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Why there is a artifical intron in some plasmids? - (Mar/10/2008 )

In some commercially available plasmids, there is a artificial intron between the promotor and the target genes, or one between two fusion genes. Why it is out there? what is its fuction?

Is it related to the RNA splicing or just to help the host recognize the relatively larger fused gene?



Don't have much time now to come up with literature to cite, but when I did my masters thesis I constructed a reporter-plasmid with an intron-containing luciferase as this was supposed to yield higher expression levels compared to the parental luciferase (in plants that was, but likely the same mechanism might exist in other eukaryotes).

Maybe this is the reason, as the splice-acceptor site will be occupied with splicing machinery that might enhance translation or so?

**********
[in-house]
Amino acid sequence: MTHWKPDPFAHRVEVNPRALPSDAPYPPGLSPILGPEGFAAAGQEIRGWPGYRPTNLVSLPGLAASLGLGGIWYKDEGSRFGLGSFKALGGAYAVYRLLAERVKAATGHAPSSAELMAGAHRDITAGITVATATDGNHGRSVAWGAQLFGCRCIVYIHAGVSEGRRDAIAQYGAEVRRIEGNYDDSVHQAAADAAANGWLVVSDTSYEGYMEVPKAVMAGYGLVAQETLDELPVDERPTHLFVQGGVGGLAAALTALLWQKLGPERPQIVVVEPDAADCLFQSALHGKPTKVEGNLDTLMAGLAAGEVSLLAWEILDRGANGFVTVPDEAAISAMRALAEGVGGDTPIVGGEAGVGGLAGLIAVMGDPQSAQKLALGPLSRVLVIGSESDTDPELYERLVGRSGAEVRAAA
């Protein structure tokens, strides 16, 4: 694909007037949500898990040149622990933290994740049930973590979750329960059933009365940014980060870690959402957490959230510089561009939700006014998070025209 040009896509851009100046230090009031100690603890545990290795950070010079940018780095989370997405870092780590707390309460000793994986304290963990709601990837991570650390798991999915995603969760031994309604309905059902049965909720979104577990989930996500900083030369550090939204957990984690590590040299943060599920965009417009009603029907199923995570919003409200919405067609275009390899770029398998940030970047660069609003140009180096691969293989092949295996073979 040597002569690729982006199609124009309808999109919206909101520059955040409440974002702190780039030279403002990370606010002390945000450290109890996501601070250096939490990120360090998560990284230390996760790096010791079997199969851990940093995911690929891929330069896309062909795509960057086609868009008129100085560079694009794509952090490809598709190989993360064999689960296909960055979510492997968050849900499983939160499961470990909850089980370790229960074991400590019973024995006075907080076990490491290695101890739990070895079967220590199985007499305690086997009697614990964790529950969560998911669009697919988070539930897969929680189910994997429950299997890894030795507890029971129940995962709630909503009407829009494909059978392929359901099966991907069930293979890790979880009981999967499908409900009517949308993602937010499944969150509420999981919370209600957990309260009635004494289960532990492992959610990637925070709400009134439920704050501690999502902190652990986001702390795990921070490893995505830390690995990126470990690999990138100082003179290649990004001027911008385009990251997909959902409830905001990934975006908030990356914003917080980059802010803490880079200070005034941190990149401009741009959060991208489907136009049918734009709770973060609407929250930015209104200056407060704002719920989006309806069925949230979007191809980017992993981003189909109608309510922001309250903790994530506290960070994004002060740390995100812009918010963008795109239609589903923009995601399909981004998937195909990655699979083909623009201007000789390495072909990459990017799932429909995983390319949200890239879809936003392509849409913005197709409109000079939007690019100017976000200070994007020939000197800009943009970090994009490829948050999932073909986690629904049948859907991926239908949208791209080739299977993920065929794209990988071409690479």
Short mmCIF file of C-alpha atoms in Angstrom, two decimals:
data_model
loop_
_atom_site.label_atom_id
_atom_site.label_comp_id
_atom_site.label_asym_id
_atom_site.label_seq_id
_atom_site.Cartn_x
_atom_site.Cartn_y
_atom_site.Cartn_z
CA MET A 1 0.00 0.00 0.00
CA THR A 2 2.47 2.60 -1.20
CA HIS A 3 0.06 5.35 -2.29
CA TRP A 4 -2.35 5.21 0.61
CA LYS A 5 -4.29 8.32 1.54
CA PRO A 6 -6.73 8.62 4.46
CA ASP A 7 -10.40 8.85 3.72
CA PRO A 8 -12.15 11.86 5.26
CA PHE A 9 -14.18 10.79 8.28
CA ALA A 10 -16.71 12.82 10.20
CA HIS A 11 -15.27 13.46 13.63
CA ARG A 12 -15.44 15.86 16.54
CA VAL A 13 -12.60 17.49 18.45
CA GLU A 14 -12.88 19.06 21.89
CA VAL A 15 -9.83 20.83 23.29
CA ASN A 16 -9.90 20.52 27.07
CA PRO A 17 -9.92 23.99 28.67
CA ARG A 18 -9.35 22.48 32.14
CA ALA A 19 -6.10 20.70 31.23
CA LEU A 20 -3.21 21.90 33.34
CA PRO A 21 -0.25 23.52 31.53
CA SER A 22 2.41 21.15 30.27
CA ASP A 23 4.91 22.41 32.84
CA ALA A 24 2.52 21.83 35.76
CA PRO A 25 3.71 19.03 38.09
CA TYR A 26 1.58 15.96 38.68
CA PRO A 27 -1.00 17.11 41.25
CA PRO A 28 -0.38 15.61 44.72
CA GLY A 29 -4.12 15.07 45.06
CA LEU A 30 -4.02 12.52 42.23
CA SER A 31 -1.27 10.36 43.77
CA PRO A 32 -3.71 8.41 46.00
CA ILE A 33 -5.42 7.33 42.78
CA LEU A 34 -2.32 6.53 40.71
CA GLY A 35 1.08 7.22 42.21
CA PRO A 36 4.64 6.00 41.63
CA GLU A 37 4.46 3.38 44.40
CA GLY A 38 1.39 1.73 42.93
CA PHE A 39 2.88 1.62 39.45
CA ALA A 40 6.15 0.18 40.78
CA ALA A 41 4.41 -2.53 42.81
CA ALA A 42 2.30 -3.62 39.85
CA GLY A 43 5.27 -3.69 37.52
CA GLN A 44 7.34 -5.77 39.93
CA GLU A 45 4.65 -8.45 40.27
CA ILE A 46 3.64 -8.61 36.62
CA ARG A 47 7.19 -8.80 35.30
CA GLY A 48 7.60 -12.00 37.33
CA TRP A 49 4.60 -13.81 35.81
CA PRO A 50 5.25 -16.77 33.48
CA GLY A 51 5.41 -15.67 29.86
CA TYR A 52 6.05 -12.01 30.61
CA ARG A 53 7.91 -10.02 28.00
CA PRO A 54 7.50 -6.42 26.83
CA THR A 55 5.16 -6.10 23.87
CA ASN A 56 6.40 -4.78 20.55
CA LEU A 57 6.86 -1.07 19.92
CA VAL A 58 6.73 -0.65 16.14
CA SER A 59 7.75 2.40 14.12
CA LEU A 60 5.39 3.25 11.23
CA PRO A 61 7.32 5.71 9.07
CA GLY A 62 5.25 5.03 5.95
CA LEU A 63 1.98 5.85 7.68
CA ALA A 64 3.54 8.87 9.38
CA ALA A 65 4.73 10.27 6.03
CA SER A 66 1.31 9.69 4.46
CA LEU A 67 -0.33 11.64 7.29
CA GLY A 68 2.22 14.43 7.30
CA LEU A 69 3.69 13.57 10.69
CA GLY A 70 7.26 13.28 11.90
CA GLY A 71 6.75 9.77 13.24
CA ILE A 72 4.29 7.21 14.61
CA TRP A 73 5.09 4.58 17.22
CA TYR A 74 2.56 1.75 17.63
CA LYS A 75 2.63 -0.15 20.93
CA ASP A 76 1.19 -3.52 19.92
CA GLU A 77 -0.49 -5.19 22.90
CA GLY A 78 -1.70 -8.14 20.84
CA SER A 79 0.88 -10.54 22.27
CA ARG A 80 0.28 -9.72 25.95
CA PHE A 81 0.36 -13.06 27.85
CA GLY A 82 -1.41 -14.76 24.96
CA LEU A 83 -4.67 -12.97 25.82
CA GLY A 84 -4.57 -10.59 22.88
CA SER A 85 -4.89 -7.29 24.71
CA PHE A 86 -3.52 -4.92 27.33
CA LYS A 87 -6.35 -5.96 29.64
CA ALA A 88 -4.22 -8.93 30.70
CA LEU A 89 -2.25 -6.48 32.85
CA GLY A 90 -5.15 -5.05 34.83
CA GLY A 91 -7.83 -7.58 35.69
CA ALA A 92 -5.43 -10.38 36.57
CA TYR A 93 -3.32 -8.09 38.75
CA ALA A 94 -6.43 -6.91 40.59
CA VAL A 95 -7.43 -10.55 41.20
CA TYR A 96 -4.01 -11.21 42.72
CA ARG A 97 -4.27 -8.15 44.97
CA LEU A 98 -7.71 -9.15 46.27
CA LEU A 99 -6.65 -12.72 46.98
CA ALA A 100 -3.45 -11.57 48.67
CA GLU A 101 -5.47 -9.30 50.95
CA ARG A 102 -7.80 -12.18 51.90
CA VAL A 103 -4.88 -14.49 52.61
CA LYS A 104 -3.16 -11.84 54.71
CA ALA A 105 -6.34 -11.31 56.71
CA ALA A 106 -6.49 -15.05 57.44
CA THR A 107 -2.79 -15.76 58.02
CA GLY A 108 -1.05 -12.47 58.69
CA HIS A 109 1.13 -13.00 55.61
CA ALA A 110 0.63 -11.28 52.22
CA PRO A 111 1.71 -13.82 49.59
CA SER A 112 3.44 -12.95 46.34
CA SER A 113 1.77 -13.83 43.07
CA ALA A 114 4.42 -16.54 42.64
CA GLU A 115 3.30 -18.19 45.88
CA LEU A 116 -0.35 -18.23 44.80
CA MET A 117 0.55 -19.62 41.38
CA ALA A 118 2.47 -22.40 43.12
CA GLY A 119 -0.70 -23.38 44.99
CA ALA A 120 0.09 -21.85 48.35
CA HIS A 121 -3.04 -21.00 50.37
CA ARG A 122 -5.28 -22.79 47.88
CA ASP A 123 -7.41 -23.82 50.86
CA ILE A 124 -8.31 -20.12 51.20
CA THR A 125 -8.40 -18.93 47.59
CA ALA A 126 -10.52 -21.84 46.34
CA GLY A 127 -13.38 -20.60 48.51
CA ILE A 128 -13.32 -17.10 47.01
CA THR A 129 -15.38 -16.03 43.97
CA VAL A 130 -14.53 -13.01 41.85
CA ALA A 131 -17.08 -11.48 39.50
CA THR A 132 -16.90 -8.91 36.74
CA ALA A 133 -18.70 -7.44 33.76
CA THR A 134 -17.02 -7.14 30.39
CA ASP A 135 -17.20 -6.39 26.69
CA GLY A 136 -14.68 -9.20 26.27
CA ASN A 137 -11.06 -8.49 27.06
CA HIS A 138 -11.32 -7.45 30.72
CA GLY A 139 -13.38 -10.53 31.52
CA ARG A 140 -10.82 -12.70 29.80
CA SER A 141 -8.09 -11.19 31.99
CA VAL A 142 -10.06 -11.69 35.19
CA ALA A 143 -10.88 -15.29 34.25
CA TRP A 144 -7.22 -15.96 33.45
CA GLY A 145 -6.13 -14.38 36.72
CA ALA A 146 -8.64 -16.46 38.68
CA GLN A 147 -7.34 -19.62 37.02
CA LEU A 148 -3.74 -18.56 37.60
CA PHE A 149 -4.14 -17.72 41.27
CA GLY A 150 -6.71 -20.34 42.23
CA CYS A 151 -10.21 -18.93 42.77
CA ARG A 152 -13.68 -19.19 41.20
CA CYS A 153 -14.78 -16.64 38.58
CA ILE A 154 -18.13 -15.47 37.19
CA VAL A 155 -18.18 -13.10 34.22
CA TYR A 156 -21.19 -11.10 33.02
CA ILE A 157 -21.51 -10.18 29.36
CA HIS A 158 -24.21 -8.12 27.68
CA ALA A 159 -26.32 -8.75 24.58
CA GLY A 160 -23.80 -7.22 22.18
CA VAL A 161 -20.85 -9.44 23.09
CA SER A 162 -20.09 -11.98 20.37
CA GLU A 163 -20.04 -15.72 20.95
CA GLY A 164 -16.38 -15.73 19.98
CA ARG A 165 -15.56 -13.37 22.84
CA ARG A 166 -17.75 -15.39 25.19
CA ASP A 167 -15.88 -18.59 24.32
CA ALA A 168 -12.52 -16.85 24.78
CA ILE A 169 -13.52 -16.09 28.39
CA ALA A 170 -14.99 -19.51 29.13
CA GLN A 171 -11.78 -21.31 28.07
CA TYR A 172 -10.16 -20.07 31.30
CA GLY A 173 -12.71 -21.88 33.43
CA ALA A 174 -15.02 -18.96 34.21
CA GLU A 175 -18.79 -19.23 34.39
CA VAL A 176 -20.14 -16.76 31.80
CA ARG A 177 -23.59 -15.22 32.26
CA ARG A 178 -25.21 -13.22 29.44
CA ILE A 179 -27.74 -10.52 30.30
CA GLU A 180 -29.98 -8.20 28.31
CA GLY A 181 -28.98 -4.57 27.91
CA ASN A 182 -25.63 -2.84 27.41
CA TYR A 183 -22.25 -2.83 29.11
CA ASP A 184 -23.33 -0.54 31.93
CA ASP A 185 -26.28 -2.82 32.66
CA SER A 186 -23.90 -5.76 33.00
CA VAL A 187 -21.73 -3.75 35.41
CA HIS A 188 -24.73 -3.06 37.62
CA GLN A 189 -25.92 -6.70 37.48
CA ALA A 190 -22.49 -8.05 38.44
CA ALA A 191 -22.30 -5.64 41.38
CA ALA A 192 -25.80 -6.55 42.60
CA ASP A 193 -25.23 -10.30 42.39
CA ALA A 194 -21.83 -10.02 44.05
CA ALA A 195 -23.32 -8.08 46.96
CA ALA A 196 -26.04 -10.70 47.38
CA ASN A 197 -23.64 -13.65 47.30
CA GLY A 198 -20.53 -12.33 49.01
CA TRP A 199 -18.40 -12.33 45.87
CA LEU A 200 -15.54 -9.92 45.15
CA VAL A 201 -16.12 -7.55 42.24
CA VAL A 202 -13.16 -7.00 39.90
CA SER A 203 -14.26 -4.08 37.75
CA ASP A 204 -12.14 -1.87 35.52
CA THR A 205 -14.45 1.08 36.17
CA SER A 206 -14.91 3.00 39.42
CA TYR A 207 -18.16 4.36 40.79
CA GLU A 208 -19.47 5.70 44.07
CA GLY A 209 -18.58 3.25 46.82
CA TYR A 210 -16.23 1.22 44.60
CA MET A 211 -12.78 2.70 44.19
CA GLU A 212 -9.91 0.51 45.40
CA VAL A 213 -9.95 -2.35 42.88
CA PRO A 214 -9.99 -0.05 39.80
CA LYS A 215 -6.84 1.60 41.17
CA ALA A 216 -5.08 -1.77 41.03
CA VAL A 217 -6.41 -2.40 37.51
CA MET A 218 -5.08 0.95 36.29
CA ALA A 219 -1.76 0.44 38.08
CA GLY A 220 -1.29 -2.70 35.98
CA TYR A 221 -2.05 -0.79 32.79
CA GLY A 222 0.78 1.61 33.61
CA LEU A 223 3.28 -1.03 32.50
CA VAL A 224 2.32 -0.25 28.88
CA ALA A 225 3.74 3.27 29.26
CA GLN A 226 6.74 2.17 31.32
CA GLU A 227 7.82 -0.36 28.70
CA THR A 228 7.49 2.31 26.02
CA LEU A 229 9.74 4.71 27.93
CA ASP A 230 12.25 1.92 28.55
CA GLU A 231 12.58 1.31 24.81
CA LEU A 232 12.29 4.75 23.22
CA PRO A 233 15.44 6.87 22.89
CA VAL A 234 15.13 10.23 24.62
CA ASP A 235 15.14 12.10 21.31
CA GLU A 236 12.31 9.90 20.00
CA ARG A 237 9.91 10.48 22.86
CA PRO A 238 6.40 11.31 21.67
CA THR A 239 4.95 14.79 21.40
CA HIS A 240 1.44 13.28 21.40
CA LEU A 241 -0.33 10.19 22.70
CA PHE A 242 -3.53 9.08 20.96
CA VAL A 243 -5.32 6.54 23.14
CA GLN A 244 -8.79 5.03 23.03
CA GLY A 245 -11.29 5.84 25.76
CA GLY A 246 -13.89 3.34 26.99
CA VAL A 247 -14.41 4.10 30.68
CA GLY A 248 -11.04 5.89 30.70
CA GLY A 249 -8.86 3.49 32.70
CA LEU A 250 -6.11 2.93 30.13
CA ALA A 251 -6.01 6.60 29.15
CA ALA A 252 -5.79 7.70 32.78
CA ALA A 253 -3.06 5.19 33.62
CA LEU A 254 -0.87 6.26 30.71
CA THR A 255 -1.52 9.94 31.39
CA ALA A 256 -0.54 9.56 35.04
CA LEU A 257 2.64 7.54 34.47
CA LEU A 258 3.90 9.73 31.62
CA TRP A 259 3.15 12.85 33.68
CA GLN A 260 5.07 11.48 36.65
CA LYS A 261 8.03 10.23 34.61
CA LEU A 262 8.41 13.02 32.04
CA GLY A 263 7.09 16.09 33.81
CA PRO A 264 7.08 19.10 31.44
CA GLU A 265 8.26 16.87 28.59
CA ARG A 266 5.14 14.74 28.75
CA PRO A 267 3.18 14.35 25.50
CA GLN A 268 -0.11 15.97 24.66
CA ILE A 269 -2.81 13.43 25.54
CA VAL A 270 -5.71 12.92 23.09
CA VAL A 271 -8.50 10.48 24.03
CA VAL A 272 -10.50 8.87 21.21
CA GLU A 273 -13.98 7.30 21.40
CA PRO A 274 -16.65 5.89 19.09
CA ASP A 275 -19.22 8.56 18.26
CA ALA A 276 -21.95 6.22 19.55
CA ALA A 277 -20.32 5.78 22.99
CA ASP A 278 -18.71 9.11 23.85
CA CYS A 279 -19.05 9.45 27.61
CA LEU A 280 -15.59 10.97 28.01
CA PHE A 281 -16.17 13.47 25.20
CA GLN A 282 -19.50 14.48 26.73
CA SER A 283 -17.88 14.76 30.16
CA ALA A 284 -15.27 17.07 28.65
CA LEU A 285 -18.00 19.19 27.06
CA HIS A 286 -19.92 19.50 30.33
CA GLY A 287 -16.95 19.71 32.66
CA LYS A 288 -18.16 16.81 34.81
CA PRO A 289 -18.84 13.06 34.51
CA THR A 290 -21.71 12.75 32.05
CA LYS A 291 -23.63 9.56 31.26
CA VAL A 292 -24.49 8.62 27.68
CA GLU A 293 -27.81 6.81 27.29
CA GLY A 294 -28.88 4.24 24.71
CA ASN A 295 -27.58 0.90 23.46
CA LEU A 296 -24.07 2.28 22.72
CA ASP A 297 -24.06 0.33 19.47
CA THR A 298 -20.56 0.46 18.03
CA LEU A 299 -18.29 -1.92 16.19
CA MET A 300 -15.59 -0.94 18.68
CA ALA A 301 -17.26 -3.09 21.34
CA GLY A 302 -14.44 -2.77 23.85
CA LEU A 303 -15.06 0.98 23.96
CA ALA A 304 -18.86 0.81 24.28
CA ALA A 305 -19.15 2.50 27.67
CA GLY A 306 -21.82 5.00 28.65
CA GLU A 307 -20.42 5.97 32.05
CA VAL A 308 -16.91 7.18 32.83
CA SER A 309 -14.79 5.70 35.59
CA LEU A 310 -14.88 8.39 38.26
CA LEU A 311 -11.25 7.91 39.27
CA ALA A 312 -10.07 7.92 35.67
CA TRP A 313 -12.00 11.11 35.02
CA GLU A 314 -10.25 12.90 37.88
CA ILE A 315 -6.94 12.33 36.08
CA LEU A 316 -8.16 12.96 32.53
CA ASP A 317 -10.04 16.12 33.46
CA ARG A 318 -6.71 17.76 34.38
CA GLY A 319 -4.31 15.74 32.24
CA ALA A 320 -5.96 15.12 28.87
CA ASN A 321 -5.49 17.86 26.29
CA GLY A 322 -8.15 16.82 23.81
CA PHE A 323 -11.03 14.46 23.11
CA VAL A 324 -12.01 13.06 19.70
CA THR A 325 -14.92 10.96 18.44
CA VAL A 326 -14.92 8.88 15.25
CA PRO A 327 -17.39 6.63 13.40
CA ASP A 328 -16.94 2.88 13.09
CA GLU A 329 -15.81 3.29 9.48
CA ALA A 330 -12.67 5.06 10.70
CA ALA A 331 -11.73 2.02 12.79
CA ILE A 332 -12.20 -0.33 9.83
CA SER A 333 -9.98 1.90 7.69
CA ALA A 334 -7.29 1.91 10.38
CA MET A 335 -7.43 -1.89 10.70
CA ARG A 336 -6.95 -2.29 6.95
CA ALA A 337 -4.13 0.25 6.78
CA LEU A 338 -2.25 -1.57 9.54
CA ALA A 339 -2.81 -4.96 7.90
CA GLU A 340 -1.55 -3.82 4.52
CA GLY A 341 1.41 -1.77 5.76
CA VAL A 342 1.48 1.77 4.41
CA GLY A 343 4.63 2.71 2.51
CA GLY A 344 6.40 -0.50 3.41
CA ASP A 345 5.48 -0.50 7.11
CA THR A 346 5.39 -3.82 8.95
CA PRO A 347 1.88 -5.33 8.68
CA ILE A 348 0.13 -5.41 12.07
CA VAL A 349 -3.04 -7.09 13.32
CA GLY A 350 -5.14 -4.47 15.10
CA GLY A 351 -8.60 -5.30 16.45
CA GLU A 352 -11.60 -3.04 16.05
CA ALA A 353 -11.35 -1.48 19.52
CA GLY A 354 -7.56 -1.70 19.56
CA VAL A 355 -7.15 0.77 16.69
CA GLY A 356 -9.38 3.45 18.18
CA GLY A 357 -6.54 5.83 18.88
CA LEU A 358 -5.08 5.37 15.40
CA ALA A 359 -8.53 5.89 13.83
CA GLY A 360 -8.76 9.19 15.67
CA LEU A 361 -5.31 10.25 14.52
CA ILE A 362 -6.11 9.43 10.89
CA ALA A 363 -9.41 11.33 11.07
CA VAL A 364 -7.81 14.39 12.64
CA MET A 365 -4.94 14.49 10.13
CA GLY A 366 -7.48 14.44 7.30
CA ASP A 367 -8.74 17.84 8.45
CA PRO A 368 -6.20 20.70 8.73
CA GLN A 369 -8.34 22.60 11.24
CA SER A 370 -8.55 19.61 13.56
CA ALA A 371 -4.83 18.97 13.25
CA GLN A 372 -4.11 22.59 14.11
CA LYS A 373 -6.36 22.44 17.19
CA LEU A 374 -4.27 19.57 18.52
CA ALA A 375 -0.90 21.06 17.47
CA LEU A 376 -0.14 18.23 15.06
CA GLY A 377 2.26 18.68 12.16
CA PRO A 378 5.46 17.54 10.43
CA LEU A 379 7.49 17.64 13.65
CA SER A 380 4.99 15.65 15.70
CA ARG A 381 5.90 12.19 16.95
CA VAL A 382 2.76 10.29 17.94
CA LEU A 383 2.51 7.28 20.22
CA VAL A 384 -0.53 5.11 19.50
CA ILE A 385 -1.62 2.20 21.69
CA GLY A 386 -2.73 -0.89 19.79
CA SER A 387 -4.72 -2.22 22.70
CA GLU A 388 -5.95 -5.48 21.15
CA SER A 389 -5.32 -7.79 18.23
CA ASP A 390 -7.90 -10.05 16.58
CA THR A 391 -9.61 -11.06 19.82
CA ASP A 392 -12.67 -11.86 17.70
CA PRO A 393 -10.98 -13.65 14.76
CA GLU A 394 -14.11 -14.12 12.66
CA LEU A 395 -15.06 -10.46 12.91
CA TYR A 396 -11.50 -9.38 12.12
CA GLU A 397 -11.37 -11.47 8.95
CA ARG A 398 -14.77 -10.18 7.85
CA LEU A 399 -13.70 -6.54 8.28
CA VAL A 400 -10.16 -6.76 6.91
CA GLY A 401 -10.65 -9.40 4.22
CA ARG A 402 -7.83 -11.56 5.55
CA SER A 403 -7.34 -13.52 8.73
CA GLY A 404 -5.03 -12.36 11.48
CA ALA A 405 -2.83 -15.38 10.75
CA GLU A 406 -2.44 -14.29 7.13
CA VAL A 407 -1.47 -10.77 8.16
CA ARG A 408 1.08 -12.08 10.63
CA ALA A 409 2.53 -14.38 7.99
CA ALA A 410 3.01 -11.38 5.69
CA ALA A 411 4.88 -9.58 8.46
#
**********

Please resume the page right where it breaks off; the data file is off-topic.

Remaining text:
It's usually to avoid that bacteria produce the active protein. They cannot remove introns, so the protein they would eventually produce will be faulty. You do this when you just want to amplify the plasmid in bacteria but then use it for something else - transforming plants and so, for instance.


Introns is supposed to increased expression by 2-3 fold.


eukaryotes have the TAP proteins, a nuclear mRNA export factor. It binds to the splicing machinary and goes to the nuclear pore.. So as a RNA trascript is spliced it is simultaneously exported out of the nuclease.